Stepping outside the two gates I discovered more floral displays as well as sculptures, hotels and car parks and bus stops. By now it was time to visit that garden, before everyone else descended upon it.

Display outside the ramparts

I did finally have some lunch, a little late, but delicious all the same. And what better place than the Brasserie Les Cygnes (swans) in the ferry port where I tucked into Tarte à la tomate et au chèvre, salade mixte and a bier blond citron. Followed by a desert called ‘Baby Estelle’ consisting of pistachio ice-cream, fruit of forest sorbet and sauce and whipped cream. Well I had done a lot of walking. I enjoyed sitting on the upstairs terrace overlooking the port and the lake and reflecting on my day out whilst waiting for the boat back to Geneva.

The Old Port Yvoire

~wander.essence~ Prose

Today Was A Good Day

Well it was except for being attacked by a mad rabbit…
…and then finding a dead rat only six inches from my bare foot when taking in the washing in the dark. Day one. Another nine to go.

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Alice in Wonderland is an activity trail for youngsters in the RHS garden at Wisley. Inspired by the Lewis Carroll novel first published 150 years ago, the Top Terrace takes you on a journey into Wonderland. At one end is the Queen of Heart’s geometric red and white garden, mushroom sculptures pop up through the bedding and the White Rabbit directs you towards dream-like Wonderland. I had a great time discovering the ‘Alice’ sculptures on one of the hottest days this year!

The Queen of Hearts
The Queen of Hearts

Today was a good day

WPC asks you to create a slideshow using Mesh. As someone who doesn’t use APPS or indeed have a smart phone and who is paranoid about sharing too much data with anyone or anything in the public sphere, I have used the slideshow that comes with WP. Suits me fine and a change from my usual galleries.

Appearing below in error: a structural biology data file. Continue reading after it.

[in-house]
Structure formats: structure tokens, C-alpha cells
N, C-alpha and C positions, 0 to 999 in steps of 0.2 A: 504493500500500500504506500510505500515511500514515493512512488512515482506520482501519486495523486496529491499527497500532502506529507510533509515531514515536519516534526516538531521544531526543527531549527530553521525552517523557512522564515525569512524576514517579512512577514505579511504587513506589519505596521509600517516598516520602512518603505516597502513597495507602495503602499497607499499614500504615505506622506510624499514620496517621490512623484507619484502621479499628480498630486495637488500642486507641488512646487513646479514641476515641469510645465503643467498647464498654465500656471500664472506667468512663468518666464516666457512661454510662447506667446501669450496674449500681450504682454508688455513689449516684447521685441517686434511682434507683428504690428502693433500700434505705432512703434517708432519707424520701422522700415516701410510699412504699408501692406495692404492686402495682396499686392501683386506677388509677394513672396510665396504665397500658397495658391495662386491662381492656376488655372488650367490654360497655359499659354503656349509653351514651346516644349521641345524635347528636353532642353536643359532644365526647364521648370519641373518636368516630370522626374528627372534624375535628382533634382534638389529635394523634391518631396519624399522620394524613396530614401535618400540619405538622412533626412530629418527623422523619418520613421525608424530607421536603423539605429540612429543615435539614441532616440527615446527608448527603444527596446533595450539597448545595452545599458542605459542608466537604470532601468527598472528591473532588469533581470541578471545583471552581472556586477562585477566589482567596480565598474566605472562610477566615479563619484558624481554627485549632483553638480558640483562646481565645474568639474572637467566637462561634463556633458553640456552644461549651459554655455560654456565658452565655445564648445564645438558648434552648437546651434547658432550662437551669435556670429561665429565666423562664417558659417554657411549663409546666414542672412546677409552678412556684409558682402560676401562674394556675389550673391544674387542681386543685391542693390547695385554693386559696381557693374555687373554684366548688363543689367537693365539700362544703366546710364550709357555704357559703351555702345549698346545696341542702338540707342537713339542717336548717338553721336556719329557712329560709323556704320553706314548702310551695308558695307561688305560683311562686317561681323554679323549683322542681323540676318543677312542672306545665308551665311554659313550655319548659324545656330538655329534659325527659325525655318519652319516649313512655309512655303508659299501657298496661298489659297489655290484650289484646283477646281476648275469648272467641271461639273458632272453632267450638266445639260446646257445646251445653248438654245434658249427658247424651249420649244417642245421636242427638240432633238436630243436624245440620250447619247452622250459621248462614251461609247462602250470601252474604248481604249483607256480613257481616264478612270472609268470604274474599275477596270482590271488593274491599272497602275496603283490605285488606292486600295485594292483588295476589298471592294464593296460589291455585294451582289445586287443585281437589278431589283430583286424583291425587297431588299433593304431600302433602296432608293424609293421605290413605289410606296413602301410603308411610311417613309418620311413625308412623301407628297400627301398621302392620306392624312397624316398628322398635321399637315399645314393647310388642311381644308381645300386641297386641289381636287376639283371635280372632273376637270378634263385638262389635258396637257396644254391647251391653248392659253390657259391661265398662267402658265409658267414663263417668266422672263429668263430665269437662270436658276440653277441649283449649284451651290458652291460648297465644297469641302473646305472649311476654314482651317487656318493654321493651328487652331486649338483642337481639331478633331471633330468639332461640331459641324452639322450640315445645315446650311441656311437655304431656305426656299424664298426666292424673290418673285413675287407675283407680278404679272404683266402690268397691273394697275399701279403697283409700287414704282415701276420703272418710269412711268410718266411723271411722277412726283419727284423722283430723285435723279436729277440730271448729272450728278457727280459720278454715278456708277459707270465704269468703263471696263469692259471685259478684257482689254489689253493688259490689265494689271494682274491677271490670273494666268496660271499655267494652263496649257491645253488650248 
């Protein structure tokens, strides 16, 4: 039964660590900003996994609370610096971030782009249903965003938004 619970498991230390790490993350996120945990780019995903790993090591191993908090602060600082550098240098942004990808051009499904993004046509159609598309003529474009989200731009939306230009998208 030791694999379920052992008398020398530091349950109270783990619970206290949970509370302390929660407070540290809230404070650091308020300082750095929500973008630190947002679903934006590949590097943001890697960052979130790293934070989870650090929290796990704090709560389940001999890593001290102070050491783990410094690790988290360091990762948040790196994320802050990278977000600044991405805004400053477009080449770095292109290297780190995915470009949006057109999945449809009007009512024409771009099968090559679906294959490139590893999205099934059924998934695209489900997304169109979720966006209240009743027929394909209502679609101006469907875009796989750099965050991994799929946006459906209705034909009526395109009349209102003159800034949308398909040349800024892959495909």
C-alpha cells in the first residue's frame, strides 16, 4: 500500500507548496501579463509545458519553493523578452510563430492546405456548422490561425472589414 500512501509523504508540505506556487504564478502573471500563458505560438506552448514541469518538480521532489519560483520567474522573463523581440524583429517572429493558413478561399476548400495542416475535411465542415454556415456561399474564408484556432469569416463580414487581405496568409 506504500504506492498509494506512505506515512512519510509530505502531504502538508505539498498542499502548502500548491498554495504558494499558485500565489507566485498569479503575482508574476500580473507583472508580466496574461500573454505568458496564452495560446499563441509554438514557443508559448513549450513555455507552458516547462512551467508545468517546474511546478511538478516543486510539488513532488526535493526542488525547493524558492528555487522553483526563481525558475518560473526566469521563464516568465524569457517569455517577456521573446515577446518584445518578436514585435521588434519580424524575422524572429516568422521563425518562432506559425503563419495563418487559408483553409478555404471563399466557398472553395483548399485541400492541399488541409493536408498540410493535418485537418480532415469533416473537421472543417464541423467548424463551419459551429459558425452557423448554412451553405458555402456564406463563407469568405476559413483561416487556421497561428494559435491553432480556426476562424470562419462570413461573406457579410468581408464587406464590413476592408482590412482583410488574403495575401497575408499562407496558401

The Auckland Domain Wintergarden

The Wintergarden is found in Auckland, New Zealand and was built in commemoration of the Auckland Industrial Agricultural and Mining Exhibition of 1913-14

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It was designed in the early 1900s in the style of the famous English partnership of Edwin Lutyens and Gertrude Jeckyll – my favourite designers of the English County Garden style.

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The building was opened on the 12 October 1921 for the benefit and pleasure of the public.

The two barrel-shaped Victorian glasshouses face out onto an open courtyard with a pond and mosaic fountain. Marble statues were added in the 1920s and 1930s and pergolas around the courtyard are covered in showy climbers.

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One glasshouse is full of exotic flowers: gingers, orchids, palms, Heliconia and other rare plants. The other is for temperate climate plants such as the gorgeous blue delphiniums in the photos.

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As usual my attention was drawn not only to the flora, but also the architecture of these buildings and in particular, the windows. Although the glasshouses need a little attention (well so would you after 100 years) the curved ends and decorative leaded windows are still beautiful.

DSCF9658The complex is completed by New Zealand ferns growing in a sunken scoria quarry to the rear.

This monthly challenge is hosted by Dawn from ‘The Day After’ who invites participants to post pictures of any windows that  they find curious, inviting, photogenic, or in some way tell a story. Visit her blog to see more windows and/or to join in with the challenge.

Containers

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Immediately I read the word ‘container‘ I think of plants – in pots. As someone who only has a container ‘garden‘ I am always on the lookout for ways in which to grow such plants and the type of containers used. A glasshouse, is of course, a container too since its job is to contain plants that otherwise would not survive outdoors.

 Old Terracotta Pots are my favourite

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and in some gardens you find ornate urns which would suit the style of my home, but sadly they are too big

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Plastic pots and seed trays are invaluable to the gardener

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and sometimes people use the most unusual containers

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or what about this lion-guarded bowl of thyme in the Herb Garden at Sissinghurst Castle Garden?

DSCF2425-cutoutDo you have any preference?